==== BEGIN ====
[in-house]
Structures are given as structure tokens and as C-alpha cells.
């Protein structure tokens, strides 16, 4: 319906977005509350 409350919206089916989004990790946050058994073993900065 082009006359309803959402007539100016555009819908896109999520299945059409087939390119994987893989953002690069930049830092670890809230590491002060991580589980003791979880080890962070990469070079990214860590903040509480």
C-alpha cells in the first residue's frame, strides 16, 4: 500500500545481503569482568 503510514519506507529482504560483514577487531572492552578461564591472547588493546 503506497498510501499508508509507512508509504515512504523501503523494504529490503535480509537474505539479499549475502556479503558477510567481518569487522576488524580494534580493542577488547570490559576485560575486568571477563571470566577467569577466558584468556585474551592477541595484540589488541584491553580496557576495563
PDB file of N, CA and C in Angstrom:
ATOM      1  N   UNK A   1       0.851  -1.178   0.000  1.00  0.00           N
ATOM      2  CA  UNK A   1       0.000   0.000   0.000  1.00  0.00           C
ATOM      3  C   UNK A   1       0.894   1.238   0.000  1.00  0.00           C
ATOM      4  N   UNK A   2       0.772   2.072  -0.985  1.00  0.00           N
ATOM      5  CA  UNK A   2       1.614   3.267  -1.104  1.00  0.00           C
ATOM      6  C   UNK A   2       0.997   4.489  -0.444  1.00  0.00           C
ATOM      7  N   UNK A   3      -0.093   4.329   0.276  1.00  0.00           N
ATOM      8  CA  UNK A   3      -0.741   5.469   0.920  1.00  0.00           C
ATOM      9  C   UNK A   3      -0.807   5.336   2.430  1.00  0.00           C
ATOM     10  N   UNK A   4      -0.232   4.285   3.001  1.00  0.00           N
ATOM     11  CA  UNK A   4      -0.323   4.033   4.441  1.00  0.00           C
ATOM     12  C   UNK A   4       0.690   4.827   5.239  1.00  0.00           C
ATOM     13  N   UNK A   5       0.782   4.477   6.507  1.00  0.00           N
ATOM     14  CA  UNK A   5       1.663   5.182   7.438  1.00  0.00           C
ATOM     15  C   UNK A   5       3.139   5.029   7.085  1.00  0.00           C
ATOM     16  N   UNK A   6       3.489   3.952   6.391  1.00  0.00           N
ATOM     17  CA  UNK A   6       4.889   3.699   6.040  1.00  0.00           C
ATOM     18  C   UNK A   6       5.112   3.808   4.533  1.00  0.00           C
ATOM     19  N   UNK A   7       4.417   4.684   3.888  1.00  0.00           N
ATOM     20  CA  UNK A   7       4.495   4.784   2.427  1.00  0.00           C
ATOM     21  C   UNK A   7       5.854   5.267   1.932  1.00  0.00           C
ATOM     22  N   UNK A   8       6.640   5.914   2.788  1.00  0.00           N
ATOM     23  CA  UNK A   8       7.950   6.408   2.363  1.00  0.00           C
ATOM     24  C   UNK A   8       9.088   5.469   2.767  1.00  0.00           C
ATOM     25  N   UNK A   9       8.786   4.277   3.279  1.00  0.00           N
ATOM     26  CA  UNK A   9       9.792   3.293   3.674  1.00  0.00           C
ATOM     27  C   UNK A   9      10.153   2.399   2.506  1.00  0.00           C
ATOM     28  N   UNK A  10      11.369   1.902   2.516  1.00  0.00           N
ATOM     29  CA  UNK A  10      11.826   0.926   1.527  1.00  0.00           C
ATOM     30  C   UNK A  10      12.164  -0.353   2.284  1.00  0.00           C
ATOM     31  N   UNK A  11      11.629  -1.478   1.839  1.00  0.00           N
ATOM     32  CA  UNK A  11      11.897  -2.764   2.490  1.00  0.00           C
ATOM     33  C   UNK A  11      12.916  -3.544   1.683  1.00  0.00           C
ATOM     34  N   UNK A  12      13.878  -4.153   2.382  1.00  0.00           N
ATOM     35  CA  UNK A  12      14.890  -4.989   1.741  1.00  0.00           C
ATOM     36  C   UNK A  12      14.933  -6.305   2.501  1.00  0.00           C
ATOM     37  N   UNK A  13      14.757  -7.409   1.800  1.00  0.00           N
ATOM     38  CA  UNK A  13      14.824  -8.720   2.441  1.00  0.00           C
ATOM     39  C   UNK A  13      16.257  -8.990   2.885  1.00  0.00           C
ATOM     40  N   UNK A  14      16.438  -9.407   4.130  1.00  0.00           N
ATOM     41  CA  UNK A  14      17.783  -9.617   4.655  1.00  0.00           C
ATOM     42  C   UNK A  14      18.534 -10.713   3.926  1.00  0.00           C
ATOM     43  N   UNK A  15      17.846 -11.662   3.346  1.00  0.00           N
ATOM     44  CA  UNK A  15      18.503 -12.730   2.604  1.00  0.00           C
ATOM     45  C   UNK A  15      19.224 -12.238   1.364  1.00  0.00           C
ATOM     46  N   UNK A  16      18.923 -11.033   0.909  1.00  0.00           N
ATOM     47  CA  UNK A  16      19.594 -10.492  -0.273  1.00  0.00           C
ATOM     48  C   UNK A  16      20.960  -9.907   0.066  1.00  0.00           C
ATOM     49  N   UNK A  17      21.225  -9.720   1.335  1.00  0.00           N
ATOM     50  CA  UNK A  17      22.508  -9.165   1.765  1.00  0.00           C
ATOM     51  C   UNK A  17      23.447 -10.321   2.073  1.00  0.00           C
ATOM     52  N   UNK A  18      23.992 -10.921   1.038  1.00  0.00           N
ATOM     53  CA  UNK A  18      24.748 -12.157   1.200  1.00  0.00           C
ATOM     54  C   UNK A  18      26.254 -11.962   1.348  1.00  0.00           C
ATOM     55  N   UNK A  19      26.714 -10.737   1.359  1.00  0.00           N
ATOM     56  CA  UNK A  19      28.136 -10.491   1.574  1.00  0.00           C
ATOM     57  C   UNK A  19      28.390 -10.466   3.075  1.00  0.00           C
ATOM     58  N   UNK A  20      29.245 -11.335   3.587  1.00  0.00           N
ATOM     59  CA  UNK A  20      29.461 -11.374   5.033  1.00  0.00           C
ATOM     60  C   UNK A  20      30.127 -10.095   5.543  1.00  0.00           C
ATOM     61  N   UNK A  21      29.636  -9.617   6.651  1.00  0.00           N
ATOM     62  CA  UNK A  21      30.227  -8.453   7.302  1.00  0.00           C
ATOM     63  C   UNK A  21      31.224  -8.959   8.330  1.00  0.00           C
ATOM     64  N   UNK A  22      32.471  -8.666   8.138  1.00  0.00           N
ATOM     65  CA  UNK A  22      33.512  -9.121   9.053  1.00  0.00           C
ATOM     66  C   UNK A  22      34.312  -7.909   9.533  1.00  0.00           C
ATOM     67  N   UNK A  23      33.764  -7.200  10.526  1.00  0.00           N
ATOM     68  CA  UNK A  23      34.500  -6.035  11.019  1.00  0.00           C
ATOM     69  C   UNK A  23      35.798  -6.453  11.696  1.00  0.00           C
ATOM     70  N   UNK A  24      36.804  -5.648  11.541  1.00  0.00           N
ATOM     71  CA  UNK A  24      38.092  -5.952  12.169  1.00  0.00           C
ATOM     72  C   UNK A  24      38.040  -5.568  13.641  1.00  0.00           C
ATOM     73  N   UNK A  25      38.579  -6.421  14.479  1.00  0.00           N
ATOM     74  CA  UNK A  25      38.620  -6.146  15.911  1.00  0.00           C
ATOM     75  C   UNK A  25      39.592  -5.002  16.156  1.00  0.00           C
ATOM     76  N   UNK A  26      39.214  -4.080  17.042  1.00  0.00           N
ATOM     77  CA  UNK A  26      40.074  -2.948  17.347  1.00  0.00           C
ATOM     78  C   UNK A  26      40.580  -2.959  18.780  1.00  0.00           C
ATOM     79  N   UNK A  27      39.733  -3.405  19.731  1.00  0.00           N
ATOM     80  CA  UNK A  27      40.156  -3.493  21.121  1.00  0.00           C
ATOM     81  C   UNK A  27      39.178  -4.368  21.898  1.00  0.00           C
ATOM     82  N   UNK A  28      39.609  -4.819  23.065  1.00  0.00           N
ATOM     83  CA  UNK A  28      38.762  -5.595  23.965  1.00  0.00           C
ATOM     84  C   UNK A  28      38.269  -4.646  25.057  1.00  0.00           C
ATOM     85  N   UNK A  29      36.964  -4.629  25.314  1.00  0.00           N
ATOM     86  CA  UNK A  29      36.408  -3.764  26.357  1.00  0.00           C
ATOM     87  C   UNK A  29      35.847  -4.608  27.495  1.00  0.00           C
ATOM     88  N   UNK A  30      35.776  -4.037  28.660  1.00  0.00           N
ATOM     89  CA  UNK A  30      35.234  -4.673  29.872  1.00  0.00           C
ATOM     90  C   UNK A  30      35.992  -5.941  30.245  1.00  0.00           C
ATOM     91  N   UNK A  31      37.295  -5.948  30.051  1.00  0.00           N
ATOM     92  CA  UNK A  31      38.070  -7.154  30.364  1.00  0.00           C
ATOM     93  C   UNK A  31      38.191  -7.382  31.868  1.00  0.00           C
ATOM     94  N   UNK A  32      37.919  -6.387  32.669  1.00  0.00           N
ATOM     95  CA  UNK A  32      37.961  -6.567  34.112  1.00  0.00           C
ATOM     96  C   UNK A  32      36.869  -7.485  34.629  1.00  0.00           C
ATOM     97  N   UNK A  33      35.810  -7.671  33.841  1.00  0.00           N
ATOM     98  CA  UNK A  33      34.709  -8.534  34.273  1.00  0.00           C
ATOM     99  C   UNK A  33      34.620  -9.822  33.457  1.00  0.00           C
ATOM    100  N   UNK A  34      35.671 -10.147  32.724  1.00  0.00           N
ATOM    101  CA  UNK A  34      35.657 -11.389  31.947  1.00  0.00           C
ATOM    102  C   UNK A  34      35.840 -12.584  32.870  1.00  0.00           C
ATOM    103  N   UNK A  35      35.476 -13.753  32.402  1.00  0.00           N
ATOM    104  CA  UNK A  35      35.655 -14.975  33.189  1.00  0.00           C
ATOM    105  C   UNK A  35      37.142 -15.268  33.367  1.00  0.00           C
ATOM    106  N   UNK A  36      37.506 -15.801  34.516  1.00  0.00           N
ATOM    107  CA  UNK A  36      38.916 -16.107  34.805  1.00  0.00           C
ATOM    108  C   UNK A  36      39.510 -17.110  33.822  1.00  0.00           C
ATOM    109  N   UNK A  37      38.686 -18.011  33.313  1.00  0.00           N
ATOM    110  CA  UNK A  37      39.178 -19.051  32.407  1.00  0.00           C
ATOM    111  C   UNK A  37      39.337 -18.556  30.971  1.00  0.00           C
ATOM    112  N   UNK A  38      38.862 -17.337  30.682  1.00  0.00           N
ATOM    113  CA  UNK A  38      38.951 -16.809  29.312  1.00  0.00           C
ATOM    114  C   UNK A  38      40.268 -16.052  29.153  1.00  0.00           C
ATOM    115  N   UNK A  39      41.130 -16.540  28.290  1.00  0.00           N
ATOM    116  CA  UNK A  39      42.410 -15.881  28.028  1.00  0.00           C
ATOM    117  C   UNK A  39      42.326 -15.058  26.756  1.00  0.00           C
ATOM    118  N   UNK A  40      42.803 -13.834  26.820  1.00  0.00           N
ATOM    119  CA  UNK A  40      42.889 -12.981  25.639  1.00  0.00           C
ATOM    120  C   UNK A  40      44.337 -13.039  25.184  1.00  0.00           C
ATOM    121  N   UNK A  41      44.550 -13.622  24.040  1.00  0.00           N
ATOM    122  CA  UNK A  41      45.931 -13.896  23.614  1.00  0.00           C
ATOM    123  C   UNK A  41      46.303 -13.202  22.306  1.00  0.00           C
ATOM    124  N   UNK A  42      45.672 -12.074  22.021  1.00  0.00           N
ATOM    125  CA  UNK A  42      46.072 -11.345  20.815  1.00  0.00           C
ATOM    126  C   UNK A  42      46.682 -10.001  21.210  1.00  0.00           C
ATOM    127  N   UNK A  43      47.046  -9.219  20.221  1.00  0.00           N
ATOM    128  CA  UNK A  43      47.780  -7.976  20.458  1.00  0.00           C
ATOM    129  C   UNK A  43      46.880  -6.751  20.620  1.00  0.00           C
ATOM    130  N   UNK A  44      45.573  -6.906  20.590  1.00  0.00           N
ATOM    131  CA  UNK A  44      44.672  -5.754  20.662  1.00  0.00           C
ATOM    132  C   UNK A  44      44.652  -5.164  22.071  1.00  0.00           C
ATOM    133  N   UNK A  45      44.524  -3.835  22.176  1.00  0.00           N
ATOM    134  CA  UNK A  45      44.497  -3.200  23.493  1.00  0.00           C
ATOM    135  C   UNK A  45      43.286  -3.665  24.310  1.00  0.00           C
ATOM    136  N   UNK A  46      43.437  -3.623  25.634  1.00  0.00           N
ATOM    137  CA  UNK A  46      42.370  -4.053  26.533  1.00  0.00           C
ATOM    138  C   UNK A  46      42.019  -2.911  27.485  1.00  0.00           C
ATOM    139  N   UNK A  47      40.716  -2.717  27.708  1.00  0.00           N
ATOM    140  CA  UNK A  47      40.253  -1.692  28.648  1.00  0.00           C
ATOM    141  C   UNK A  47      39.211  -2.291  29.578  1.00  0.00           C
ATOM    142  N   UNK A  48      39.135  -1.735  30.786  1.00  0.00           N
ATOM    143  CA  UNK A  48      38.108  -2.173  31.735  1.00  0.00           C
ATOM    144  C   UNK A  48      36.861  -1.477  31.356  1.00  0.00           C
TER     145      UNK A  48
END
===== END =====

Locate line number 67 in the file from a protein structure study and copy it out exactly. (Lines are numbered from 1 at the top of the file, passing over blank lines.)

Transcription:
ATOM     62  CA  UNK A  21      30.227  -8.453   7.302  1.00  0.00           C